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Thanksgiving at the Tappletons’

Title: Thanksgiving at the Tappletons

Author: Eileen Spinelli

Illustrator: Maryann Cocca-Leffler

Age Group: 3-8

Synopsis: The Tappletons’ Thanksgiving dinner is tradition and amazing but when nothing goes right will they have anything to be thankful for?


The Low Down:

This was my favorite Thanksgiving story growing up. Granted there are not a lot of Thanksgiving stories but this was by far my favorite and still is. I love the message and the humor speaks to kids and adults alike.

An underlying message of honesty is also at work here and slowly manifests itself through the pages. Everything seems to go wrong in this story. In fact, the Tappletons are lucky that the train didn’t derail with Grandmother, Grandfather, Uncle Fritz, and Aunt Hetta. Through a series of unforeseeable accidents the turkey ends up in the pond, the pie store runs out of pie, the salad has been fed to rabbits, and the mashed potatoes need to be wiped off the ceiling. Strangely, the immediate Tappleton family doesn’t confide in each other. Instead each dish, or lack there of, is unveiled to a room of hungry family members waiting expectantly. Each time the family brushes off the disappointment, looking on the bright side that at least there will be trimmings or pie. It’s not until the empty pie boxes are revealed that the hungry reality sets in. It’s all looking a bit grim when Grandmother rallies her troops. With an inspiring Thanksgiving prayer, the true meaning of Thanksgiving is brought to the forefront of everyone’s mind. It’s not food or even football but family. And with that, a meal is scraped together that may not go down as the most delicious meal but one that underscores what Thanksgiving is truly about.img_7259.jpg

The Tappletons are each delightfully drawn with their own unique characteristics that match the dialogue beautifully. Their characters are also paired with the delightfully amusing depictions of their blunders: the turkey sinking in the pond, the empty pie boxes opened, flying mashed potatoes. Cocca-Leffler is also clever with the way she endears the family to us by including a photo album full of previous family get togethers at the beginning of the story and brings it full circle at the end of the book.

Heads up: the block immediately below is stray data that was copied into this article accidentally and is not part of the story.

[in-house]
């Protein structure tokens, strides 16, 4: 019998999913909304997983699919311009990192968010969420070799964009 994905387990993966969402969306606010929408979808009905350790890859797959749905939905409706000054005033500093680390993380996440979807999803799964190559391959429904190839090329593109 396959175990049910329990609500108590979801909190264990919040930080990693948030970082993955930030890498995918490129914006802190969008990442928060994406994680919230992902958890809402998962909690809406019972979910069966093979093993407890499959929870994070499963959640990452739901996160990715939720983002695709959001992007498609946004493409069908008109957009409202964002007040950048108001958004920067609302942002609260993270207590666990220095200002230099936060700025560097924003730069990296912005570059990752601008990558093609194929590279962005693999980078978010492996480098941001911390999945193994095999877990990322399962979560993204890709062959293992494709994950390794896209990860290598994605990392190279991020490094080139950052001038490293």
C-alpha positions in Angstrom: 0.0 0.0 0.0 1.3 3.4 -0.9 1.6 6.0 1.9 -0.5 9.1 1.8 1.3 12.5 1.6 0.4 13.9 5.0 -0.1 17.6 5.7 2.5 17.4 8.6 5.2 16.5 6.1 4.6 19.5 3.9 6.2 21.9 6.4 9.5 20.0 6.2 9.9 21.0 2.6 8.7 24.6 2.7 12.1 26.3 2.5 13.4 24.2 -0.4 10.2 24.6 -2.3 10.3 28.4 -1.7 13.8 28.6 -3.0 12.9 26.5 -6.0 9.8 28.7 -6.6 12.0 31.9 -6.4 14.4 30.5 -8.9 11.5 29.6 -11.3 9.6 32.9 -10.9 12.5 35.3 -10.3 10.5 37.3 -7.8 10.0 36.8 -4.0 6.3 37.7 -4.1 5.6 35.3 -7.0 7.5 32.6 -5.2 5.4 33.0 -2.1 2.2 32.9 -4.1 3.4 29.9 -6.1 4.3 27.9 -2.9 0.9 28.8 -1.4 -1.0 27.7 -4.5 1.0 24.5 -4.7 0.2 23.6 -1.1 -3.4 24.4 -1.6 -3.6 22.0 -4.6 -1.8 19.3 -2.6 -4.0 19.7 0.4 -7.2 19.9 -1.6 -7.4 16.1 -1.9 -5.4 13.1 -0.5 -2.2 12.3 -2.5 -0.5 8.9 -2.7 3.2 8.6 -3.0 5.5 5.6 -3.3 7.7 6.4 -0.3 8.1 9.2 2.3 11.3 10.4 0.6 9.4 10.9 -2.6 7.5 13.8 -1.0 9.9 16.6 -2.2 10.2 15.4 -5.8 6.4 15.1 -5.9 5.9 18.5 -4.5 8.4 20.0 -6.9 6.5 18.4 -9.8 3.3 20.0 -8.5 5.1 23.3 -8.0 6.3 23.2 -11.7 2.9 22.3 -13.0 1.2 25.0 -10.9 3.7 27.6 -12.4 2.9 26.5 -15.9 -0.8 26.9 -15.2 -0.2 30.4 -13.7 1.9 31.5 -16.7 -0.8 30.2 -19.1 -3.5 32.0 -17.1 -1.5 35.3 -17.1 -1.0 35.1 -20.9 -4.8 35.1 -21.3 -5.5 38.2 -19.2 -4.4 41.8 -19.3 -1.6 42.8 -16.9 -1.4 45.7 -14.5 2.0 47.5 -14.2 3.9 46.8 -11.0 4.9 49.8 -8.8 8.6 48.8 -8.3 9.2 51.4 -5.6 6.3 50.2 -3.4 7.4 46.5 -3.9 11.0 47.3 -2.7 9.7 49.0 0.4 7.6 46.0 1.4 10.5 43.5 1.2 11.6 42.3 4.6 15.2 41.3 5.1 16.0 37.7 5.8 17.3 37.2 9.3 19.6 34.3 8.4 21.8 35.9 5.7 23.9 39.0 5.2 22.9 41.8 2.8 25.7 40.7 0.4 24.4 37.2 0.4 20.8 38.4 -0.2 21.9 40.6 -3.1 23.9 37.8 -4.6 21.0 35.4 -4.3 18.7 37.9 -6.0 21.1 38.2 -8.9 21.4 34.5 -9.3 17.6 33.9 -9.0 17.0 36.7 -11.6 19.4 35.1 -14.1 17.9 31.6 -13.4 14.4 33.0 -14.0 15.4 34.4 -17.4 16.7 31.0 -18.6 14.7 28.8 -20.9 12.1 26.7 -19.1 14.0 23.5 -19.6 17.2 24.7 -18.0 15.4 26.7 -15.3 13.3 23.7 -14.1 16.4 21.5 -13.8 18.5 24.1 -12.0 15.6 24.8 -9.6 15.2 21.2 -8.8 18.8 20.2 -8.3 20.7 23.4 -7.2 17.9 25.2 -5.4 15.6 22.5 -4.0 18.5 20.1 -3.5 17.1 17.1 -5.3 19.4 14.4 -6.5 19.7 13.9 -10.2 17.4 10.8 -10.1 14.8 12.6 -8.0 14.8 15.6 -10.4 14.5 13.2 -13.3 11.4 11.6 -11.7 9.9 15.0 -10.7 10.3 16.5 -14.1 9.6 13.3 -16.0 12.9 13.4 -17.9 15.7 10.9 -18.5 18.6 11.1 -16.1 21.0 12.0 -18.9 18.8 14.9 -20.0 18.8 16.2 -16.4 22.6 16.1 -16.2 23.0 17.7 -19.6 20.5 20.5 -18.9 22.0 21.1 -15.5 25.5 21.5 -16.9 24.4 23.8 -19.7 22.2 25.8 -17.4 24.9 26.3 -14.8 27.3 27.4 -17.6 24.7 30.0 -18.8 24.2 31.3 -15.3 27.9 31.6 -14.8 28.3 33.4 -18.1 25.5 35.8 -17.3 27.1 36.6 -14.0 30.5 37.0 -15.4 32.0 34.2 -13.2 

The Tappletons do not provide an unerring example to readers but that is what makes this book so perfect for this time of year. It doesn’t focus on food, turkeys, and past. It focuses on what we have here and now that we can be grateful for: family, love, and friendship. When we sit down this year, I’ll be thankful for our family, the opportunities we have, and that should disaster strike, that I keep a healthy amount of leftovers in the fridge.img_7259.jpg


Story Tips:

  1. There are a few dialogue bits that are written over the pictures. I’m not sure why but I always miss these even thought they’re in bold, orange font. Keep an eye out for them.
  2. Have a lunch of salami (I’ve never had liverwurst and am not inclined to try it but if you like it, kudos) sandwiches with pickles and apple sauce and call it a Tappleton Thanksgiving meal.

I need more!

Eileen Spinelli has a plethora of books available. I haven’t read much else by her but have added Thankful to my list of to read. Her website is a bit cluttered so I’d use Google or Amazon to browse the titles she has available.

Maryann Cocca-Leffler also has a great number of books available that she’s both written and illustrated. Her Princess K.I.M. books are currently being turned into musicals. Check out her website here: http://www.maryanncoccaleffler.com/Maryann_Cocca-Leffler_Author_Illustrator/Books/Books.html


Add to my library:

UK Amazon: Thanksgiving at the Tappletons’

US Amazon:Thanksgiving at the Tappletons’

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